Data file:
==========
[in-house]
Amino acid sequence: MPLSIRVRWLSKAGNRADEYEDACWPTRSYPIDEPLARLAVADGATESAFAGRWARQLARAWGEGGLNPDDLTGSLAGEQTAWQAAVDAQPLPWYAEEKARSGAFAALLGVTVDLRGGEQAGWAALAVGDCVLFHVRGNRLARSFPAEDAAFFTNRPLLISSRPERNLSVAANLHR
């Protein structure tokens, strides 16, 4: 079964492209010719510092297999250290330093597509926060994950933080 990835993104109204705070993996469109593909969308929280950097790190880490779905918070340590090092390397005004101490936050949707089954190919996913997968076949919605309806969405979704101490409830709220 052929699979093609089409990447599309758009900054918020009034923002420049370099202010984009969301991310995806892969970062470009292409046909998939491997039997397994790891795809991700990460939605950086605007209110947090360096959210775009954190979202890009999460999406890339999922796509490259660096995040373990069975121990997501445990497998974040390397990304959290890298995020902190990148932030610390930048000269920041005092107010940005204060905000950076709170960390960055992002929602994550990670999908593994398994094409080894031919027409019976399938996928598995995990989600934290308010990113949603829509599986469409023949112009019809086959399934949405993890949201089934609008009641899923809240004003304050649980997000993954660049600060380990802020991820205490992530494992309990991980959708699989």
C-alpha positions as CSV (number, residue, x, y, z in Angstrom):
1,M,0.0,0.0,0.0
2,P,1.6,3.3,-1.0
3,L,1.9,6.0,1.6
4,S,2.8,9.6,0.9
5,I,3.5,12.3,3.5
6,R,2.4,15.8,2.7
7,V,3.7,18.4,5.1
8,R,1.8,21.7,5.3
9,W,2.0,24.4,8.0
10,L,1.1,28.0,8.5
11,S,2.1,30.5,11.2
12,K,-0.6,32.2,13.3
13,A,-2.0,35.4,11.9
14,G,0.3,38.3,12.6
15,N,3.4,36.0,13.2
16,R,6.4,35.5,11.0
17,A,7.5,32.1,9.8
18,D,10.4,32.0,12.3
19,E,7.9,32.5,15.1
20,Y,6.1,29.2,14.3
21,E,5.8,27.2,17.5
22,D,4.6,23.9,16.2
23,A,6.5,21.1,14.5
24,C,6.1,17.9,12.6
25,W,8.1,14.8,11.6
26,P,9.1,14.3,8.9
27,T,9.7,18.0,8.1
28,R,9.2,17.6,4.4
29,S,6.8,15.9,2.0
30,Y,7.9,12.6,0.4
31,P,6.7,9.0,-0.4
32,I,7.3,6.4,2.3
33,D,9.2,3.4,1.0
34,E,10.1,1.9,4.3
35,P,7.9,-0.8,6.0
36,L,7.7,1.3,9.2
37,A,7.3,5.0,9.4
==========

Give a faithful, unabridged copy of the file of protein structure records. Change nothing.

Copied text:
[in-house]
Amino acid sequence: MPLSIRVRWLSKAGNRADEYEDACWPTRSYPIDEPLARLAVADGATESAFAGRWARQLARAWGEGGLNPDDLTGSLAGEQTAWQAAVDAQPLPWYAEEKARSGAFAALLGVTVDLRGGEQAGWAALAVGDCVLFHVRGNRLARSFPAEDAAFFTNRPLLISSRPERNLSVAANLHR
């Protein structure tokens, strides 16, 4: 079964492209010719510092297999250290330093597509926060994950933080 990835993104109204705070993996469109593909969308929280950097790190880490779905918070340590090092390397005004101490936050949707089954190919996913997968076949919605309806969405979704101490409830709220 052929699979093609089409990447599309758009900054918020009034923002420049370099202010984009969301991310995806892969970062470009292409046909998939491997039997397994790891795809991700990460939605950086605007209110947090360096959210775009954190979202890009999460999406890339999922796509490259660096995040373990069975121990997501445990497998974040390397990304959290890298995020902190990148932030610390930048000269920041005092107010940005204060905000950076709170960390960055992002929602994550990670999908593994398994094409080894031919027409019976399938996928598995995990989600934290308010990113949603829509599986469409023949112009019809086959399934949405993890949201089934609008009641899923809240004003304050649980997000993954660049600060380990802020991820205490992530494992309990991980959708699989």
C-alpha positions as CSV (number, residue, x, y, z in Angstrom):
1,M,0.0,0.0,0.0
2,P,1.6,3.3,-1.0
3,L,1.9,6.0,1.6
4,S,2.8,9.6,0.9
5,I,3.5,12.3,3.5
6,R,2.4,15.8,2.7
7,V,3.7,18.4,5.1
8,R,1.8,21.7,5.3
9,W,2.0,24.4,8.0
10,L,1.1,28.0,8.5
11,S,2.1,30.5,11.2
12,K,-0.6,32.2,13.3
13,A,-2.0,35.4,11.9
14,G,0.3,38.3,12.6
15,N,3.4,36.0,13.2
16,R,6.4,35.5,11.0
17,A,7.5,32.1,9.8
18,D,10.4,32.0,12.3
19,E,7.9,32.5,15.1
20,Y,6.1,29.2,14.3
21,E,5.8,27.2,17.5
22,D,4.6,23.9,16.2
23,A,6.5,21.1,14.5
24,C,6.1,17.9,12.6
25,W,8.1,14.8,11.6
26,P,9.1,14.3,8.9
27,T,9.7,18.0,8.1
28,R,9.2,17.6,4.4
29,S,6.8,15.9,2.0
30,Y,7.9,12.6,0.4
31,P,6.7,9.0,-0.4
32,I,7.3,6.4,2.3
33,D,9.2,3.4,1.0
34,E,10.1,1.9,4.3
35,P,7.9,-0.8,6.0
36,L,7.7,1.3,9.2
37,A,7.3,5.0,9.4